The problems outlined above are in large part solved by a decoupled DMA transfer list storage technique for a peripheral resource controller in accordance with the present invention. In one embodiment, a peripheral resource controller such as a caching disk array controller is provided for controlling the transfer of data between a host bus and a peripheral resource, such as an array of hard disk drives. The peripheral resource controller includes a bus interface controller for providing an interface between the host bus and a local bus of the peripheral controller. The bus interface controller further includes a peripheral bus interface which accommodates accesses to a peripheral bus and a DMA controller for controlling direct memory access operations between a local memory of the peripheral controller and a system memory of the host computer. A DMA transfer list memory is coupled to the peripheral bus for storing DMA transfer information. The DMA controller fetches host and local address as well as block size information from the DMA transfer list memory to thereby effectuate DMA operations. In one specific implementation, a local processor of the peripheral controller loads the DMA transfer information into the DMA transfer list memory by causing the execution of one or more memory write cycles on the local bus. A local bus interface of the bus interface controller responds as a target and routes the data to a peripheral bus interface. The peripheral bus interface, which functions as a master of the peripheral bus, responsively effectuates corresponding cycles on the peripheral bus to write the DMA transfer information into the DMA transfer list memory. Since the DMA controller does not have to arbitrate for the local bus to access the DMA transfer list information, improved DMA performance may be advantageously attained, and improved local processor performance may also be attained. In addition, since the DMA transfer list memory is not incorporated within the bus interface controller, costs may be reduced for FPGA and gate array implementations.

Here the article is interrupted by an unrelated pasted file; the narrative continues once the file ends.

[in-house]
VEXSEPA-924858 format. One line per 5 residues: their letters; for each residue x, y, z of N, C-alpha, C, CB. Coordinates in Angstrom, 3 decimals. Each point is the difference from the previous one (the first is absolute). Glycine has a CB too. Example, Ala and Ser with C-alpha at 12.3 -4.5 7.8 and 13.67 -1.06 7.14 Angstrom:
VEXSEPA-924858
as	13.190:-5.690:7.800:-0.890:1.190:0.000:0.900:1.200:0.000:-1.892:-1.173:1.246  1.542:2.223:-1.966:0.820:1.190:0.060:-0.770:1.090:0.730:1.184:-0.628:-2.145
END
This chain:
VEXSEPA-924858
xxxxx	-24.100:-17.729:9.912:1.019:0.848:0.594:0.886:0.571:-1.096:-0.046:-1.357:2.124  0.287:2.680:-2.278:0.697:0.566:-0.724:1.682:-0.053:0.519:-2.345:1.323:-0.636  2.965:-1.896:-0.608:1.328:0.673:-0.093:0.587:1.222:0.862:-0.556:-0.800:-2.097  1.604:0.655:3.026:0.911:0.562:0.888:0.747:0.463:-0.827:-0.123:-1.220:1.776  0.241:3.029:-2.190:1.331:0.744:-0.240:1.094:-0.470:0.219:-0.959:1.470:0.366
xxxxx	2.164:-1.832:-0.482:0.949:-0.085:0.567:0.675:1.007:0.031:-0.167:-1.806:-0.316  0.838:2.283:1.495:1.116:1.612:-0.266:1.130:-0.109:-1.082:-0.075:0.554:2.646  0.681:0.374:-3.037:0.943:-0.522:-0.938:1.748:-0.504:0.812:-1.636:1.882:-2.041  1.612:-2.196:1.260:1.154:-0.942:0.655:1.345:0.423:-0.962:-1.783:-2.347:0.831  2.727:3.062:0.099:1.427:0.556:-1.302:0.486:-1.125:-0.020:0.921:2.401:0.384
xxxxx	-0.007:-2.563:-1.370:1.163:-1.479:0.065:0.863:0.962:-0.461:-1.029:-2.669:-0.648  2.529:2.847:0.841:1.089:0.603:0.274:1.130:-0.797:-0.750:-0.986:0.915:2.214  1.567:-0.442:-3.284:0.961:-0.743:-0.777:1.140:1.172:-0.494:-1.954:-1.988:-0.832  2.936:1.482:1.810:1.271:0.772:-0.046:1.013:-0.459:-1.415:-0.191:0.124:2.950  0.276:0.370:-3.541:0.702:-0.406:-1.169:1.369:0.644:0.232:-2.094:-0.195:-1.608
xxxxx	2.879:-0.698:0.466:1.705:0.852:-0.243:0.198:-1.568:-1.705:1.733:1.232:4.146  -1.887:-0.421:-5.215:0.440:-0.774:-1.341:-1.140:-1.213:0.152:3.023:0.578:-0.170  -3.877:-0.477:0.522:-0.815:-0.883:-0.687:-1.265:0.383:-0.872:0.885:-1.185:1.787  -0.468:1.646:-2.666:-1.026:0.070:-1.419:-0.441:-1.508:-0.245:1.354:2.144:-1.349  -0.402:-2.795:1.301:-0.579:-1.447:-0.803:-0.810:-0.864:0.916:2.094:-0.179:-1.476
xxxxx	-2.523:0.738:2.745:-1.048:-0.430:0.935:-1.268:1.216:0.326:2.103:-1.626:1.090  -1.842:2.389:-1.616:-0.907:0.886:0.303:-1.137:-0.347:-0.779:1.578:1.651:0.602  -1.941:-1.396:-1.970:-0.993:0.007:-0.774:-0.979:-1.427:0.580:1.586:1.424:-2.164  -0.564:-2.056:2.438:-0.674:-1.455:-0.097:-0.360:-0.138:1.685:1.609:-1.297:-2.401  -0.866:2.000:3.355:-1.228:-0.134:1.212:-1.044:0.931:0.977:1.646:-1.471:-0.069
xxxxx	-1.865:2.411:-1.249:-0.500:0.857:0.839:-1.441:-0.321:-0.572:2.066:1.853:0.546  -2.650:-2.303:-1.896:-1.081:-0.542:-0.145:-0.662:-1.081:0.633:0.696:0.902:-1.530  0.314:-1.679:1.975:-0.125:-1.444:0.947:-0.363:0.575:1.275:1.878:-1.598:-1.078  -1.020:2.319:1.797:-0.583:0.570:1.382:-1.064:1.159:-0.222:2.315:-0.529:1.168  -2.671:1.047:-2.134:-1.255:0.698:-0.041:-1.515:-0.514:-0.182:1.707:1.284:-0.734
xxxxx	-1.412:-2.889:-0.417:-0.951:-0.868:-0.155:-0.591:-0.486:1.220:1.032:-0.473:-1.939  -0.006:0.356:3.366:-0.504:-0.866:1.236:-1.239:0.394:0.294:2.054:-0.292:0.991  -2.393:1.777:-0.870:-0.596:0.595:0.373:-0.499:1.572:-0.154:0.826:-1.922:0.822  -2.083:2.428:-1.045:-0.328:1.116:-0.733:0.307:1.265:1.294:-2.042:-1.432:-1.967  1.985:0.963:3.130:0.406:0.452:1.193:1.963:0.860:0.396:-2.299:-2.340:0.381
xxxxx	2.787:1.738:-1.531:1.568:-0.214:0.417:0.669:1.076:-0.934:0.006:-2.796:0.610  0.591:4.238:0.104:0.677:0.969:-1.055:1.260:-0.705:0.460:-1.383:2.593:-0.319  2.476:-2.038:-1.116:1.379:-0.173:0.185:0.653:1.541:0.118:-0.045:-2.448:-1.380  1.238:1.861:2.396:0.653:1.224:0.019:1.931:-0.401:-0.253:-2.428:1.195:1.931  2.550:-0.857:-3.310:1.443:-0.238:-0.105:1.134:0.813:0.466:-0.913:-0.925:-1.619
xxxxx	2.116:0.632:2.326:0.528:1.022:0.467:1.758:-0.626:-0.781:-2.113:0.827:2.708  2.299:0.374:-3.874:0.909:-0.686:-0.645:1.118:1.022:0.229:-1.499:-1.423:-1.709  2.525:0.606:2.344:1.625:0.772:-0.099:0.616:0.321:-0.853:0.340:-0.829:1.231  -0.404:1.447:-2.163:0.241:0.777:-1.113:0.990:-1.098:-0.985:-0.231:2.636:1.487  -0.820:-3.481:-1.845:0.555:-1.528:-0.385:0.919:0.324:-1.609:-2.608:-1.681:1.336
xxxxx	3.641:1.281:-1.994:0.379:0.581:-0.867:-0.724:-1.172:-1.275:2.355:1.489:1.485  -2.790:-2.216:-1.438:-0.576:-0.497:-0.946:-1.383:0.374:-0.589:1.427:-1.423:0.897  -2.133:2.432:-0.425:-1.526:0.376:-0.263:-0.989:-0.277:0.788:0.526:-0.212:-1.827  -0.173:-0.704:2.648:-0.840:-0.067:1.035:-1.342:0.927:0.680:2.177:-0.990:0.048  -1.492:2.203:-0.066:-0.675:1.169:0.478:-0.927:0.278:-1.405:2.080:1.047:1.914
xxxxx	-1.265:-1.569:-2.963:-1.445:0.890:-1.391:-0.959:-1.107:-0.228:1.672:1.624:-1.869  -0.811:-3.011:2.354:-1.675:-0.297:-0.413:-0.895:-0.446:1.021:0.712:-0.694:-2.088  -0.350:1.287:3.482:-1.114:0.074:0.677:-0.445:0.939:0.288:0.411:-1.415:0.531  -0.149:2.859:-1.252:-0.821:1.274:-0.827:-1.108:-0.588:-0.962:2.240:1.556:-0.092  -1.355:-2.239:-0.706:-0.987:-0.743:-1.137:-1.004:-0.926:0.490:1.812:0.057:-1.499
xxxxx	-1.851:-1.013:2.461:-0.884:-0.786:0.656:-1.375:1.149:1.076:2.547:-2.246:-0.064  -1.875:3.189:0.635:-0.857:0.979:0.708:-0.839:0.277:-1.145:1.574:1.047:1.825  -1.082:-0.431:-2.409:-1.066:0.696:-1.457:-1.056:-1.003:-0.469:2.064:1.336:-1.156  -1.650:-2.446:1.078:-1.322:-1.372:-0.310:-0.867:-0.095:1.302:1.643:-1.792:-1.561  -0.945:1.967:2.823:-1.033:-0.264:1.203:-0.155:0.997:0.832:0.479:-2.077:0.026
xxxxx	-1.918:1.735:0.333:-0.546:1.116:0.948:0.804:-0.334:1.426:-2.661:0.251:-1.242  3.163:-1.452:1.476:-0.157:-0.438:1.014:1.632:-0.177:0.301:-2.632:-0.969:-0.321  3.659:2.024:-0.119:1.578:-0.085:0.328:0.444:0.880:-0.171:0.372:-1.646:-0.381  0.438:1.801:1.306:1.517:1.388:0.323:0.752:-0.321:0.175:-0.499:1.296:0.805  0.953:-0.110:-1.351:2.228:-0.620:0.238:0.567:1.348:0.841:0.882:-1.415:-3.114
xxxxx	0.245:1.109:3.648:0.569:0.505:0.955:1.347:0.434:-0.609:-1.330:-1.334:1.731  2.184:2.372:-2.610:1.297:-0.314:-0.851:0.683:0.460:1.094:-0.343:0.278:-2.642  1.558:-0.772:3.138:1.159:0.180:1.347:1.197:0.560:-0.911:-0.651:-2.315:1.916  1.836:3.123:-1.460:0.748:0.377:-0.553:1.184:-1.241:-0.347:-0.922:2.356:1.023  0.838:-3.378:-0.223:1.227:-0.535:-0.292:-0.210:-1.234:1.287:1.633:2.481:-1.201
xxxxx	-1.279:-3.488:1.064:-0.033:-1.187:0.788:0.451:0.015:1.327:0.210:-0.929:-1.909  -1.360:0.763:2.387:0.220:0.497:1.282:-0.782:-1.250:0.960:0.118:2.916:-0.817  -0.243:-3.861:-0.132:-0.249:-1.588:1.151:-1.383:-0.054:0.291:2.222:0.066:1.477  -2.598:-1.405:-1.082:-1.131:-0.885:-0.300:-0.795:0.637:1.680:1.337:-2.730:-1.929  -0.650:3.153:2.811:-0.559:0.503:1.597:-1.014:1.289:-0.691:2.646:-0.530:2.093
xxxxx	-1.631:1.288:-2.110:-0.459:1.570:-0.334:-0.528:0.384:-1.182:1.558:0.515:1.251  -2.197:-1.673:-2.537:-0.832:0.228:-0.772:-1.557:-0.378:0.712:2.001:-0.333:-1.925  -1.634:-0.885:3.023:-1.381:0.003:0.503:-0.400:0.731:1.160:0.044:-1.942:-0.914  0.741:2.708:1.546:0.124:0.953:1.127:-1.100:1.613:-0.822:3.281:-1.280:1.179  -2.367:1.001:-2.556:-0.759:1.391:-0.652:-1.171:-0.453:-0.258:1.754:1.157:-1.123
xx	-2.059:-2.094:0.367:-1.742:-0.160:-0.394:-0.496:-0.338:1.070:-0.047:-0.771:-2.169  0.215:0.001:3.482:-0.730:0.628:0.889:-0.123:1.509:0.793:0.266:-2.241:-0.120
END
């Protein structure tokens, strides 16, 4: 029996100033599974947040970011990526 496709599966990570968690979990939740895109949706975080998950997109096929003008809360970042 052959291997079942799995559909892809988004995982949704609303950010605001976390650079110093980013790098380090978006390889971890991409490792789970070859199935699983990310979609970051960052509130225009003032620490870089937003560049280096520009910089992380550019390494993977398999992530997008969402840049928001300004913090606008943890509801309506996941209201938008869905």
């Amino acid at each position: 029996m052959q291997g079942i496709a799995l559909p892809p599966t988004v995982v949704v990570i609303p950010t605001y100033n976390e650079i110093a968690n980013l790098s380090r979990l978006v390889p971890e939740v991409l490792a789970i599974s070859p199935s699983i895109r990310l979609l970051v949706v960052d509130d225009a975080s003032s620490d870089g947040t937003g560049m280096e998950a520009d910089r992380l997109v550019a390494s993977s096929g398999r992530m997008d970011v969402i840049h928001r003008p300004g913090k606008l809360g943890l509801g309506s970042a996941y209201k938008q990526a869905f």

Broadly speaking, the present invention contemplates a peripheral resource controller for providing an interface between a host bus of a host computer and a peripheral resource. The peripheral resource controller comprises a local memory operatively coupled to a local bus, a DMA transfer list memory unit coupled to a peripheral bus for storing DMA transfer information, and a bus interface controller coupled to the local bus. The bus interface controller includes a host bus interface for providing an interface to the host bus, a local bus interface for providing an interface to the local bus, and a peripheral bus interface for providing an interface to the peripheral bus. The bus interface controller further includes a DMA controller coupled to the local bus interface and to the peripheral bus interface. The DMA controller is capable of reading the DMA transfer information stored within the DMA transfer list memory and of effectuating a transfer of data from the local memory to the host bus.